Harriton House was originally called Bryn Mawr when it was erected in 1704 by farmer Rowland Ellis. Ellis had already been farming the land, which he had acquired from William Penn in the 1680s, for 20 years before building his stately home.
In 1719, the property was purchased by Richard Harrison, who changed the name of the property to Harriton and turned it into the northernmost tobacco plantation in the colonies.
Harriton's most famous resident was Harrison's son-in-law, Charles Thomson. Thomson served as Secretary of the Continental Congress and is best known as the designer of the Great Seal of the United States.
In December 1777, Bryn Mawr was the site of a skirmish between the rival armies. General James Potter was encamped at Harriton House when his troops engaged with a British raiding party led by General Charles Cornwallis. The Continental Army was marching toward Valley Forge, away from the fighting so Potter was forced to withdraw. Cornwallis opted not to pursue the fight and withdrew his men to Philadelphia.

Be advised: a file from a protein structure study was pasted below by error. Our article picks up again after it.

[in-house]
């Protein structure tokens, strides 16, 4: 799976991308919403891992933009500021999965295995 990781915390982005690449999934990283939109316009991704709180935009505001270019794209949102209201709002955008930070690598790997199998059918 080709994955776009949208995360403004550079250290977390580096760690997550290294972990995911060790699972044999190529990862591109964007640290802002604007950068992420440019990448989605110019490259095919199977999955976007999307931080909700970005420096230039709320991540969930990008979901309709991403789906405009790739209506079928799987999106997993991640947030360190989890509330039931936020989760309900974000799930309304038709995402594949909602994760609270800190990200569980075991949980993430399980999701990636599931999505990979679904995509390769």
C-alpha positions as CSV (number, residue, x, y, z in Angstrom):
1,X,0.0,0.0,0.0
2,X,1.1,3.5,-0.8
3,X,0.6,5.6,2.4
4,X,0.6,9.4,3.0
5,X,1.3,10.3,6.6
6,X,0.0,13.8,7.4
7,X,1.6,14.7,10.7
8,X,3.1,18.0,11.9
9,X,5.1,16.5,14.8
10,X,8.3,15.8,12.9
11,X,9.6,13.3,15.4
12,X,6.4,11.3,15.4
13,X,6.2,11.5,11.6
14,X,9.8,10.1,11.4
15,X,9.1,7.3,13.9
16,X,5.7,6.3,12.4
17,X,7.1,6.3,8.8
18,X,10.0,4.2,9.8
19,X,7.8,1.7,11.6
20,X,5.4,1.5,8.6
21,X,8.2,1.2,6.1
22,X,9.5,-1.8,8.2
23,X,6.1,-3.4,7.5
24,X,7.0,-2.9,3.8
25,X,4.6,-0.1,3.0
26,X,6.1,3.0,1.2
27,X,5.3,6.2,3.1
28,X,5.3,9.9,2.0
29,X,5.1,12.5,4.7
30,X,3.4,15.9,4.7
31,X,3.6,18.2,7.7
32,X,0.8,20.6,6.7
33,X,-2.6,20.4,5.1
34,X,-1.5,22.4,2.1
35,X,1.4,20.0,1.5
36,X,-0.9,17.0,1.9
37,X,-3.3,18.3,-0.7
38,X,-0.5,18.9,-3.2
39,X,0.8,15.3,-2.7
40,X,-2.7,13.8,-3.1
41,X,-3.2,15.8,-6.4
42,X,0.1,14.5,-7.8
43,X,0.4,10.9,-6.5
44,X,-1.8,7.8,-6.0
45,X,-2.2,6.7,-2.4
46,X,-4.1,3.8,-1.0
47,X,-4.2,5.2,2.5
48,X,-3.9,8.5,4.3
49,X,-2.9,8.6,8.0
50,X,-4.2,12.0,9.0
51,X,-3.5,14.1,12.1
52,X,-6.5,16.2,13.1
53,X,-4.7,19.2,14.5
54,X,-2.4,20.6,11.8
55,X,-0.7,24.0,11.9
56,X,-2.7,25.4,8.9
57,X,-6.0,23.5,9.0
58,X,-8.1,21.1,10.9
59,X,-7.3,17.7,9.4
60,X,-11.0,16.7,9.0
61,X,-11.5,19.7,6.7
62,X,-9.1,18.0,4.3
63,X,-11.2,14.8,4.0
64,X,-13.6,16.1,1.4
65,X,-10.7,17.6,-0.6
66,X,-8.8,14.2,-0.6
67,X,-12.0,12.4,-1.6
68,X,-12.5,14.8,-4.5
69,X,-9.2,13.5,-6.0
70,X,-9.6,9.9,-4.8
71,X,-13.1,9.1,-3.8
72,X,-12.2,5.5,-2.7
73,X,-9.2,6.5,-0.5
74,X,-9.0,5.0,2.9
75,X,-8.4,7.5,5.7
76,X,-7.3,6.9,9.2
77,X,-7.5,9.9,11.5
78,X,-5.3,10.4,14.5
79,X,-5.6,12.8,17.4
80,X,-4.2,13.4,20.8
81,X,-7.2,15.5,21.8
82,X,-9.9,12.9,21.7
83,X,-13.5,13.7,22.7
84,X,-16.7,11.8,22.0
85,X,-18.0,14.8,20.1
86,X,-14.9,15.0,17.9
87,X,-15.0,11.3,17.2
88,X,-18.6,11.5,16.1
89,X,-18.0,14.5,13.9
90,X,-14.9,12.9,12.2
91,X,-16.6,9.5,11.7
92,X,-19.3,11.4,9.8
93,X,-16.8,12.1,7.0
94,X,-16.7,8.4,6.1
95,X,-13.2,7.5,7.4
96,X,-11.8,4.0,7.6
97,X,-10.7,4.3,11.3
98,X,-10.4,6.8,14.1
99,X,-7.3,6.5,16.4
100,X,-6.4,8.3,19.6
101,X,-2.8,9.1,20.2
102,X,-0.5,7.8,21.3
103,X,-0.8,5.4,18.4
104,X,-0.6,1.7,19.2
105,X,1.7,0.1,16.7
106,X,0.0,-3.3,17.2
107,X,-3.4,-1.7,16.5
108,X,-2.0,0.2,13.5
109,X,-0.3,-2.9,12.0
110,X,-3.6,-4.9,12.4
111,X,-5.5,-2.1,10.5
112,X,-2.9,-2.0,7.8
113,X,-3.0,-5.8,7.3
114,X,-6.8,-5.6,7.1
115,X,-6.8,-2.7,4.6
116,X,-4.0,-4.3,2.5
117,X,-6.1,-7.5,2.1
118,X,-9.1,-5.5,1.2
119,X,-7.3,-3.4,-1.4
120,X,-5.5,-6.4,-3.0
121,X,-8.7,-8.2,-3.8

Today, Harriton House has been restored to reflect the Charles Thomson's years in the home. The house is surrounded by a spacious park with gardens and a stream.
Visits are available daily Wednesday through Saturday, with advance notice requested. Admission is $6 for adults, free for students.
BEEKEEPING AND HONEY FESTIVAL
The annual Beekeeping and Honey Festival is a chance for a unique hands-on experiences. Adults and children are invited to try on beesuits, visit the hives and help extract the honey. Nature educators will also be on hand to provide special activities for children. Reservations are required for this event.
Harriton House's annual Plantation Fair celebrates 25 years in 2015. The event features many activities including craft and antique vendors, sheep herding demonstrations, pony rides for the kids, house tours, Revolutionary War reeneactors, live bluegrass music and more.